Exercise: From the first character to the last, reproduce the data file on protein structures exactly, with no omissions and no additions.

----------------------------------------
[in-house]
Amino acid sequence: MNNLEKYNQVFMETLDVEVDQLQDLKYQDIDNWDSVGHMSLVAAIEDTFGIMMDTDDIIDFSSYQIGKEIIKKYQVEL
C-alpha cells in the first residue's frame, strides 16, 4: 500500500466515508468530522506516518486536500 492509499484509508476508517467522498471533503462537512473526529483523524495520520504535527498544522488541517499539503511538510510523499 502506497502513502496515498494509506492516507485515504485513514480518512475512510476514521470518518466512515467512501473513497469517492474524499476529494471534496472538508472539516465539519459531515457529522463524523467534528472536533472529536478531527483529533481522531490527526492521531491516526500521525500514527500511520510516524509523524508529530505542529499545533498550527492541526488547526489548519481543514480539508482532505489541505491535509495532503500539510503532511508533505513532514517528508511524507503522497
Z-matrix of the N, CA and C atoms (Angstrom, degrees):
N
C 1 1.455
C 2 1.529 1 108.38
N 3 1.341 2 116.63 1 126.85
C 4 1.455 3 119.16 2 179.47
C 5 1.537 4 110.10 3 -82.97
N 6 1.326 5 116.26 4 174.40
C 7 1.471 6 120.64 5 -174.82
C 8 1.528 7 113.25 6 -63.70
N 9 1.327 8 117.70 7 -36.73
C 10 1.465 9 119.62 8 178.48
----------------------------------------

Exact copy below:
[in-house]
Amino acid sequence: MNNLEKYNQVFMETLDVEVDQLQDLKYQDIDNWDSVGHMSLVAAIEDTFGIMMDTDDIIDFSSYQIGKEIIKKYQVEL
C-alpha cells in the first residue's frame, strides 16, 4: 500500500466515508468530522506516518486536500 492509499484509508476508517467522498471533503462537512473526529483523524495520520504535527498544522488541517499539503511538510510523499 502506497502513502496515498494509506492516507485515504485513514480518512475512510476514521470518518466512515467512501473513497469517492474524499476529494471534496472538508472539516465539519459531515457529522463524523467534528472536533472529536478531527483529533481522531490527526492521531491516526500521525500514527500511520510516524509523524508529530505542529499545533498550527492541526488547526489548519481543514480539508482532505489541505491535509495532503500539510503532511508533505513532514517528508511524507503522497
Z-matrix of the N, CA and C atoms (Angstrom, degrees):
N
C 1 1.455
C 2 1.529 1 108.38
N 3 1.341 2 116.63 1 126.85
C 4 1.455 3 119.16 2 179.47
C 5 1.537 4 110.10 3 -82.97
N 6 1.326 5 116.26 4 174.40
C 7 1.471 6 120.64 5 -174.82
C 8 1.528 7 113.25 6 -63.70
N 9 1.327 8 117.70 7 -36.73
C 10 1.465 9 119.62 8 178.48